Do you earn money?

If your answer is YES, then the probability is that you can own a property.

The economic decline of 2020 coupled with lockdown-induced lowered interest rates, has created the perfect climate for first-time property owners to break into the property market.  

Firstly, property prices dropped substantially in 2019 and even more in 2020.  Forecasts predict further price drops as people are forced to sell in 2021 due to loss of employment as a result of Covid-19.

Secondly, the prime interest rate is at 7% and banks are lending up to prime less 1% meaning you could get a loan for as low as 6%.  This lowered interest rate makes repayments on properties 20% less costly (in 2019 the repayment on R1mil was R9,650 in 2020 the same loan now costs R7,753).  

You might find that it is the same cost to rent the property you are living in as it is to purchase it. 

If you can buy property why don’t you?

Often the answer to this lies in false beliefs. 

  • have you ever thought that you could NEVER afford it?  
  • perhaps you’ve simply not known how to go about it?
  • does it seem way too complicated?
  • do you lack belief in the possibility?

The answer is that yes you CAN!

Inspirational stories:

Wallett & Finch Properties have had the pleasure of assisting three female first-time buyers in 2020:

  • A self-employed dance teacher who purchased a house in Upper Woodstock.  
  • A single mother who had been renting for ten years purchased a large family home with mountain views in Lakeside.  
  • A single mother renting in Sea Point for the past 20 years, purchased an apartment as an investment property.  

Exploring the false beliefs that hold back first time home owners:


I can’t afford my dream home

Just because you can’t buy that perfect home on your first go, does not mean that you should not begin the steps to get you there.

Most often you will need to buy and sell three times to get the home that you have always wanted.  Think of this as a 15 year timeline.  Historically, The South African property market increases significantly over time. Some suburbs in Cape Town double their original purchase price every 5 to 7 years.

If you buy in a slumped market, such as 2020, hold for five years, sell at a profit, then use the profit as a deposit on something bigger or in a better neighbourhood, eventually you will be able to buy that home you always dreamed of. Property is a long, slow game.  It takes planning and foresight to take a few easy steps. 


The banks won’t lend me money

The truth is, if you earn money the probability is that you can get a bond. In order to obtain a home loan from a bank you must have a healthy credit record and credit scoring.  You are entitled to one free credit check per year (see link below for your free credit check). Run a credit check on yourself to see how the banks will score you. 

Credit Check

For banks to grant you a home loan, you will need a track record of paying off your debt, to prove to them that you are able to manage debt. The irony is that a bank won’t grant you a home loan if you have never had debt. 

If you have no healthy debt you can use the following to build your record:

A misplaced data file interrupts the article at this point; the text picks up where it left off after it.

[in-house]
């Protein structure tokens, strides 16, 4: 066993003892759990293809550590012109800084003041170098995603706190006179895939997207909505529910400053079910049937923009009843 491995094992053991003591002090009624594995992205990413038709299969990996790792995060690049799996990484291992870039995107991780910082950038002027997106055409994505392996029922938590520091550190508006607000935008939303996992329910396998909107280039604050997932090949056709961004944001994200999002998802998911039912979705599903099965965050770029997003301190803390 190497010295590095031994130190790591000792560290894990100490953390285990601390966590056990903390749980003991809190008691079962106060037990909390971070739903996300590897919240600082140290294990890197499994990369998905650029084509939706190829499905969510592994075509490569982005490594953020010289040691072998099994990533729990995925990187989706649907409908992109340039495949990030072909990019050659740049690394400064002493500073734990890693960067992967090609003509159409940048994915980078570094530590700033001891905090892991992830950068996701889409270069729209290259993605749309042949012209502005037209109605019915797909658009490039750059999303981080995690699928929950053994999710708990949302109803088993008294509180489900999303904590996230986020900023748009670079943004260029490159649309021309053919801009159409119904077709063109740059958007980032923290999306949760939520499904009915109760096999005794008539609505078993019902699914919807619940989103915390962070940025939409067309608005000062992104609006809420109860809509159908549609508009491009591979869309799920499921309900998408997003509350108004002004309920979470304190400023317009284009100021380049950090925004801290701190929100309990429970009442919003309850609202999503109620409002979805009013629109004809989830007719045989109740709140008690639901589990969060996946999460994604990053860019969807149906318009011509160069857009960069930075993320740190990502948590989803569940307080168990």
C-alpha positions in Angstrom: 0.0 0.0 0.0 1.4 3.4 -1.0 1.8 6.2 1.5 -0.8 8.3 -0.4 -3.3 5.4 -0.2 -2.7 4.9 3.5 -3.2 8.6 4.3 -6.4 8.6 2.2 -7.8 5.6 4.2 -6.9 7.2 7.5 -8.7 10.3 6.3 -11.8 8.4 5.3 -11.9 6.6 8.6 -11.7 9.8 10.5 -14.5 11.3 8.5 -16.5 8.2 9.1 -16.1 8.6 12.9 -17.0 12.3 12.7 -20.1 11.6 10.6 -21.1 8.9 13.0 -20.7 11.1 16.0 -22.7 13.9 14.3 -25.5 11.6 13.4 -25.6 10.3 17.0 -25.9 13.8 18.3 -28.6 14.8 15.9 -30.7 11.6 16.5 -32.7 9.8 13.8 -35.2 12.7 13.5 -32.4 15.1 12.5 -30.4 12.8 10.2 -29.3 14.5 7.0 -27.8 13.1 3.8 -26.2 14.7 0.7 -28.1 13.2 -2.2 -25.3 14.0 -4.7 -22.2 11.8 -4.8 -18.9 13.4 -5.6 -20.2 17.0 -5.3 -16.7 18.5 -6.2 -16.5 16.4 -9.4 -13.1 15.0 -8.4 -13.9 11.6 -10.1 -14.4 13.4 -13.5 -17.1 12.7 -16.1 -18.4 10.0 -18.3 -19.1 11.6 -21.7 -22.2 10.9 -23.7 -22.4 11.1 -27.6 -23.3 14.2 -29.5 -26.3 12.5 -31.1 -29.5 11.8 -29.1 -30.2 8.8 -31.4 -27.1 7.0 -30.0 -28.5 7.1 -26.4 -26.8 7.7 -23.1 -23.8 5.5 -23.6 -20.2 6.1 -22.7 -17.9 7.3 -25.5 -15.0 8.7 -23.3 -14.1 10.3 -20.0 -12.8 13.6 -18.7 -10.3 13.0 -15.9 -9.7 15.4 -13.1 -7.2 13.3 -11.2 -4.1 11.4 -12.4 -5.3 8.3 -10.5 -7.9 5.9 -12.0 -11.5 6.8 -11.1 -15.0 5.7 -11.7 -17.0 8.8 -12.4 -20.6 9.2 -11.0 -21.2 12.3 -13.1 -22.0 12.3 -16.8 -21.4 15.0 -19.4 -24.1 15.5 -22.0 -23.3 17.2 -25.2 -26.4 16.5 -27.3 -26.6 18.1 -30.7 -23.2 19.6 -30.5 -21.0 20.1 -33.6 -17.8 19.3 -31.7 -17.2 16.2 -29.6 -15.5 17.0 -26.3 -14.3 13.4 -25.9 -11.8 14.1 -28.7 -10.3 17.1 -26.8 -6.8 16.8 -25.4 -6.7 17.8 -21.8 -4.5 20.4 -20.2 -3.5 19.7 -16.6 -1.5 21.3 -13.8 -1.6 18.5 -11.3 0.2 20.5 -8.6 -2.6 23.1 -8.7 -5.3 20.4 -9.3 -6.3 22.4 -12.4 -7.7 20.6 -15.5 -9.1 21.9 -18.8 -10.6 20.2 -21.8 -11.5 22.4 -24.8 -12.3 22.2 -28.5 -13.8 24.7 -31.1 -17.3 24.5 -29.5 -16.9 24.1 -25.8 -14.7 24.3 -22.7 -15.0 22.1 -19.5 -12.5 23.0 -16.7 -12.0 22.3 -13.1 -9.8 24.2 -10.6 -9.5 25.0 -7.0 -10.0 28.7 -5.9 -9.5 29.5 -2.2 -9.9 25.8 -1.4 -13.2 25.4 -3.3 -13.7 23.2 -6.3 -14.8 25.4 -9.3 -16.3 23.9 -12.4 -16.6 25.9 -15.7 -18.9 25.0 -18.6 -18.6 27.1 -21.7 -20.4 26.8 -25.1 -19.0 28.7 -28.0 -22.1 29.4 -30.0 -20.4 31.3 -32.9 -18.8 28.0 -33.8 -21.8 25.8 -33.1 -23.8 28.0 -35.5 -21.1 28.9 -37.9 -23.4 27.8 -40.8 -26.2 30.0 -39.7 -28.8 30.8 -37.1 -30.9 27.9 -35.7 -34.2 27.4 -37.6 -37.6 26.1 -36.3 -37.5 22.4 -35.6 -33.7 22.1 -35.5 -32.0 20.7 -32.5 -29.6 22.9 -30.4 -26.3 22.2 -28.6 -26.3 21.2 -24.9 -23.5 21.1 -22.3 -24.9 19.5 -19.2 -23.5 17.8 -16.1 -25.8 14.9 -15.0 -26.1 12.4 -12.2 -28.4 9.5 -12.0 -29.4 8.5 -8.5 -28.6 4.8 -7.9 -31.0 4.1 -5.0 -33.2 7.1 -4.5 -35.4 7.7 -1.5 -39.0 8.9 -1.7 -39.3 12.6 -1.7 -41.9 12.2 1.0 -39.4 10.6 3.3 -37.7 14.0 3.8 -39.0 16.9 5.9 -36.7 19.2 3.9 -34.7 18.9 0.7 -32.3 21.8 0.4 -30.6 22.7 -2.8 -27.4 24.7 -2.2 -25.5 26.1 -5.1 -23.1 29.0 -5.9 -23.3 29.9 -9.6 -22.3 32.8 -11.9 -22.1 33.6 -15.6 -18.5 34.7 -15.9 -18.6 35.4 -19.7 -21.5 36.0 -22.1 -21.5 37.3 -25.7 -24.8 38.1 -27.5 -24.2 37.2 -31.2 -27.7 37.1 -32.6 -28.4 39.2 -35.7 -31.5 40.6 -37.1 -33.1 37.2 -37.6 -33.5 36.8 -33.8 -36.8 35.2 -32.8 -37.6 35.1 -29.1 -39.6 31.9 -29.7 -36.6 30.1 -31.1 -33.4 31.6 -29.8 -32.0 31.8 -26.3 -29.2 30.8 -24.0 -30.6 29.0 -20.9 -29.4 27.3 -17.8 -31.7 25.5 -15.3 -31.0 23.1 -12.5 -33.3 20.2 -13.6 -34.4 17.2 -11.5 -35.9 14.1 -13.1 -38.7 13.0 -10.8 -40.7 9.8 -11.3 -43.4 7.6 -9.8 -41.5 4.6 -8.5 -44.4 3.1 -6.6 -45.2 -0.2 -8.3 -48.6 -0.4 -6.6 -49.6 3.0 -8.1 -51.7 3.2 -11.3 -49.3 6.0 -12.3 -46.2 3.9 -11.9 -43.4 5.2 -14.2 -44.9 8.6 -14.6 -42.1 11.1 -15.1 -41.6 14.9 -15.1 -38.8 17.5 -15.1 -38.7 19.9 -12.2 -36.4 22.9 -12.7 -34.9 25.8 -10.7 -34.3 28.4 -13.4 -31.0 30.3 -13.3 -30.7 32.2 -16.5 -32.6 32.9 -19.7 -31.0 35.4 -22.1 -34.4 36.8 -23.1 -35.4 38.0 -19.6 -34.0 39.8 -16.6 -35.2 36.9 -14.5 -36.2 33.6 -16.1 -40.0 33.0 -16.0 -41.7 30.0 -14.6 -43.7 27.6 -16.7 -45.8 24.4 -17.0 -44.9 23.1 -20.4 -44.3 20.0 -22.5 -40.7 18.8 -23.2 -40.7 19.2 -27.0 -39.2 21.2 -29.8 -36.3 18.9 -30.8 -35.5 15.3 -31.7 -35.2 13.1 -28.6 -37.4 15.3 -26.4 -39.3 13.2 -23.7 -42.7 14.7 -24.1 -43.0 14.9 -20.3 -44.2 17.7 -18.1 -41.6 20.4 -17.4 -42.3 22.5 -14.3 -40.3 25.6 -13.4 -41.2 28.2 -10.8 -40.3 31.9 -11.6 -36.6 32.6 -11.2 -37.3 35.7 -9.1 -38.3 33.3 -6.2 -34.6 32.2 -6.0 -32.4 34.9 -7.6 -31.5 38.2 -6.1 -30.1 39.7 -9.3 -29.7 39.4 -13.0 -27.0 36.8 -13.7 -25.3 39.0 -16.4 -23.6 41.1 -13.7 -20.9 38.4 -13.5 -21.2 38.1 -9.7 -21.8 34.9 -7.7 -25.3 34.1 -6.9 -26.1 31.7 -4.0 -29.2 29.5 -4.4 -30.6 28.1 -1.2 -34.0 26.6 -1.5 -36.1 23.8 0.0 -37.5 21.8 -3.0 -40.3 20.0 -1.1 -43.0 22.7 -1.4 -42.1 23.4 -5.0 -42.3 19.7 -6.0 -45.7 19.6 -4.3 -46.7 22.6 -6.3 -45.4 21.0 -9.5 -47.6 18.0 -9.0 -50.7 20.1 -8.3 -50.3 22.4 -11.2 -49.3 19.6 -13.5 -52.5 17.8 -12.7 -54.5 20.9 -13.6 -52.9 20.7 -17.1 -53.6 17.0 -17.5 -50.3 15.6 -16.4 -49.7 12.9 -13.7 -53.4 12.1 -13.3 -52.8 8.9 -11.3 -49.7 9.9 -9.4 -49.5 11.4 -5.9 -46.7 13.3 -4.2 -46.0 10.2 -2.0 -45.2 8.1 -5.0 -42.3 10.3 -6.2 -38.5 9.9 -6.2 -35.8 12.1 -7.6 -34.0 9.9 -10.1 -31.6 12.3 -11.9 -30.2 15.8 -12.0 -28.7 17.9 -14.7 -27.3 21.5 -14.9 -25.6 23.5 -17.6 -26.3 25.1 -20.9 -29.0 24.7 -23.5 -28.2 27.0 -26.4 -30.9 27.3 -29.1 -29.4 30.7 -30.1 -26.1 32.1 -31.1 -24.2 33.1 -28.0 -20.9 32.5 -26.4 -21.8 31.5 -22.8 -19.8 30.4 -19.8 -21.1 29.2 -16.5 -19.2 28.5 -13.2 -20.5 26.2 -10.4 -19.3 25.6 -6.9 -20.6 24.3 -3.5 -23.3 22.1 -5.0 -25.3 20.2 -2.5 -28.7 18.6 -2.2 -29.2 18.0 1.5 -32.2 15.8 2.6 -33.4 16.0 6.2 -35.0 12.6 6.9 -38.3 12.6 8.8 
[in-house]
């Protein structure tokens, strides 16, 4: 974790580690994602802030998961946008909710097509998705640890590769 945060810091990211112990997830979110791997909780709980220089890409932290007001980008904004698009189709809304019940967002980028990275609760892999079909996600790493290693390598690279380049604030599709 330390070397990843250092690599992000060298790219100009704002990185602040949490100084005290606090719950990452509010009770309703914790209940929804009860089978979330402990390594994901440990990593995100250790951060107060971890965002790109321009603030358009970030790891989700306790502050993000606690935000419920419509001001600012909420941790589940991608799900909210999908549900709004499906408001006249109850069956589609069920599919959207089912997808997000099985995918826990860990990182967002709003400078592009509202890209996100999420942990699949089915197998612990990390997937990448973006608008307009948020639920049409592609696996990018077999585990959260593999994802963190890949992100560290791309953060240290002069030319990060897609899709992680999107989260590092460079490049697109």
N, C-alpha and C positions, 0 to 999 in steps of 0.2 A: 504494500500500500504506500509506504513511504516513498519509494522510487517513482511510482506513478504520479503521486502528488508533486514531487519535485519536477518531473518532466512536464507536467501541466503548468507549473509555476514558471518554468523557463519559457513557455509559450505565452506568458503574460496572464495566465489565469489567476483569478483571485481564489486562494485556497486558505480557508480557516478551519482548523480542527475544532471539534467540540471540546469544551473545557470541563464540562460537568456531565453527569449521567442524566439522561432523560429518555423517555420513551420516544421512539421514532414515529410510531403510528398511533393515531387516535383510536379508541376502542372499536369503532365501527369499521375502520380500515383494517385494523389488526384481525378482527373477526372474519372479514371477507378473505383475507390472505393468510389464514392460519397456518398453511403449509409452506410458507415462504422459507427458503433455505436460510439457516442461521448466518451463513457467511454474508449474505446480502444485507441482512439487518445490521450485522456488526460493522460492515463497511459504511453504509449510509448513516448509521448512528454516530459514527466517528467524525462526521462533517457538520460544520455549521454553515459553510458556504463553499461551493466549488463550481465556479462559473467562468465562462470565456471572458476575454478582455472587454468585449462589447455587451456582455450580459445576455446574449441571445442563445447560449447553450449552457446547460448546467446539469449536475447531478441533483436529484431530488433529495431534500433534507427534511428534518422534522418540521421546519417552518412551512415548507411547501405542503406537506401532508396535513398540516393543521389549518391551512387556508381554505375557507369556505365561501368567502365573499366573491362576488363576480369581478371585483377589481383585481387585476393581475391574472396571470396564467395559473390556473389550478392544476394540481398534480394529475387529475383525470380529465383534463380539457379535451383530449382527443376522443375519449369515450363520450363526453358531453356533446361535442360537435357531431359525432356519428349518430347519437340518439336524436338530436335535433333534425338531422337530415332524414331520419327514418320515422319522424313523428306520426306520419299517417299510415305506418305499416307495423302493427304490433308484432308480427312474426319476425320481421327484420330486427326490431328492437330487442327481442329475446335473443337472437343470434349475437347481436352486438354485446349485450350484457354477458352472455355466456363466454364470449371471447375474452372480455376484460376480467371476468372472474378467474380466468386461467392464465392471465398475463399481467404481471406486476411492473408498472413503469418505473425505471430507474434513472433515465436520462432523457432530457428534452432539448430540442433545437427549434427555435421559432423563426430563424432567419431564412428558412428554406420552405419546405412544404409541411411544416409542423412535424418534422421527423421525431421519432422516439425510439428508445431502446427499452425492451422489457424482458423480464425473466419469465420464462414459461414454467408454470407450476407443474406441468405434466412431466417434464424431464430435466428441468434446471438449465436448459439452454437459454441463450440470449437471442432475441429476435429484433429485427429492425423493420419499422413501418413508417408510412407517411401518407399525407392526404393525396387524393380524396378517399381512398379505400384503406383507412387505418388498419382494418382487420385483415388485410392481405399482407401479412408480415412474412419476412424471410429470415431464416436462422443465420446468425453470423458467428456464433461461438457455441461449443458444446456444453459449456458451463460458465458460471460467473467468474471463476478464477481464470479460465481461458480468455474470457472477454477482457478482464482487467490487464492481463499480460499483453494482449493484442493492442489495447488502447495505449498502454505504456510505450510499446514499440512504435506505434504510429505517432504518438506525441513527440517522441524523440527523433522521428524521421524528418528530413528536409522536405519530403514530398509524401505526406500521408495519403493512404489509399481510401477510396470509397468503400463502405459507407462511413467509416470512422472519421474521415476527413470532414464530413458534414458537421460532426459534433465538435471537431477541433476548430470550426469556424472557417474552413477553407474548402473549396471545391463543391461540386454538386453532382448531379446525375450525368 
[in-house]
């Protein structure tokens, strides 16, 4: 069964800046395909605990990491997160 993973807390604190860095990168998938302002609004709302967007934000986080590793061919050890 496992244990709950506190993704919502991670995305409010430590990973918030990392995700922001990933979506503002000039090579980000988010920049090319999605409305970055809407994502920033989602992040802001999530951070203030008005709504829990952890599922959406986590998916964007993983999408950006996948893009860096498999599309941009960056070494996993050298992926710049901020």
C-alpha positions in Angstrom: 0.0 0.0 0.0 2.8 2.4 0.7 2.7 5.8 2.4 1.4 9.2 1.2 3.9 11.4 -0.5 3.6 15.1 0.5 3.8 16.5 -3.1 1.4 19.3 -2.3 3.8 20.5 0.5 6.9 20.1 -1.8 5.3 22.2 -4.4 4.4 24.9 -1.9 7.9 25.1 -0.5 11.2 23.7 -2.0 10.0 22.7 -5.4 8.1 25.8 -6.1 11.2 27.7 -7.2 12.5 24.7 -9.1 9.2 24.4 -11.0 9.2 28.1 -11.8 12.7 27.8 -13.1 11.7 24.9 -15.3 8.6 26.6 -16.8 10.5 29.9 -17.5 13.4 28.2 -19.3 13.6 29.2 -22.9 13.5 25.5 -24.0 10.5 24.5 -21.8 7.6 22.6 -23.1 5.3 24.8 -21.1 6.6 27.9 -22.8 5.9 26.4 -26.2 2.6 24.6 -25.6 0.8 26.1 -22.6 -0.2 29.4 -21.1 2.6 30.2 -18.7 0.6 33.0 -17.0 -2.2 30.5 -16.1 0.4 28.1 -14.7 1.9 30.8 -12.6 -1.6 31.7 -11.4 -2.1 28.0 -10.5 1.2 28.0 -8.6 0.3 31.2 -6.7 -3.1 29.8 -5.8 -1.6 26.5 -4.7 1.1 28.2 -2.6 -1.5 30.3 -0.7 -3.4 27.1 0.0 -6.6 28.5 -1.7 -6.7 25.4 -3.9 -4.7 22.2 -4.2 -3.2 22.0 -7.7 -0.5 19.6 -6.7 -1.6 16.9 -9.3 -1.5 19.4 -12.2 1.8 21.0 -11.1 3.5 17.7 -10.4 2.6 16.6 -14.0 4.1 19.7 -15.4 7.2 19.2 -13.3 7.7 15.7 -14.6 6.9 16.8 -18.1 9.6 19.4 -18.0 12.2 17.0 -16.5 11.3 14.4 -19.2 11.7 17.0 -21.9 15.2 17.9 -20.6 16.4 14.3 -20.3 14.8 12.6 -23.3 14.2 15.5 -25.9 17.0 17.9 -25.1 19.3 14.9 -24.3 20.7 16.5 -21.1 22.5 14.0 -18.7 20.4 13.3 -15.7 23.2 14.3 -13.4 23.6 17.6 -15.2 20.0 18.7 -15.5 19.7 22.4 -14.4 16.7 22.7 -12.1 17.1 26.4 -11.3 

• A credit card that you have used and regularly paid off.
  • A cell phone contract that you have paid on time each month.
  • A clothing account and purchasing on credit and making the payments each month.

Be sure to make repayments each month and on time.  This will build a good credit rating. 


I have bad debt so I will not be able to get a bond

If you have a pre-existing bad-debt record, you can improve your bad-debt rating over time.

Here are the steps to take:

Settle your debts

Buying property takes foresight and planning.  It can take months or years to financially position yourself to purchase.  It is a worthwhile journey to take.  Remember that repayment history of debt remains on your credit record for two years, good debt management can work in your favour as the banks can only assess what you will do with credit if they can study your repayment track record.

Pay your credit card balance

A credit card has a strong influence on your credit score, if you have outstanding debt on your card pay this first each month.

Pay your bills on time 

While there are steps that can be taken to rehabilitate a bad credit record, healthy financial planning is to pay your bills on time and in full. Don’t get further into debt if you are struggling to pay off your current debt.  Look at your finances and cut out any unnecessary luxuries you can live without.  

PAY YOUR DEBT, think of it each month as a step closer to buying your home.  


I am self-employed, a freelancer or commission earner so the banks won’t lend to me

If you’re self-employed or running a small business there is a process that needs to be followed. You can structure your salary in a way that the banks will recognise, or you can get your accountant to draw up financial statements to help obtain a loan.  For further guidance on this speak to a Wallett & Finch buyer’s agent, free of charge. 

If you are a commission earner or a free-lancer, both Mercantile Bank and Standard Bank are geared to lend to you. 

Both buyer’s agents and bond consultants offer a free service to assess what you can afford. Once you know this, you can begin the process of buying.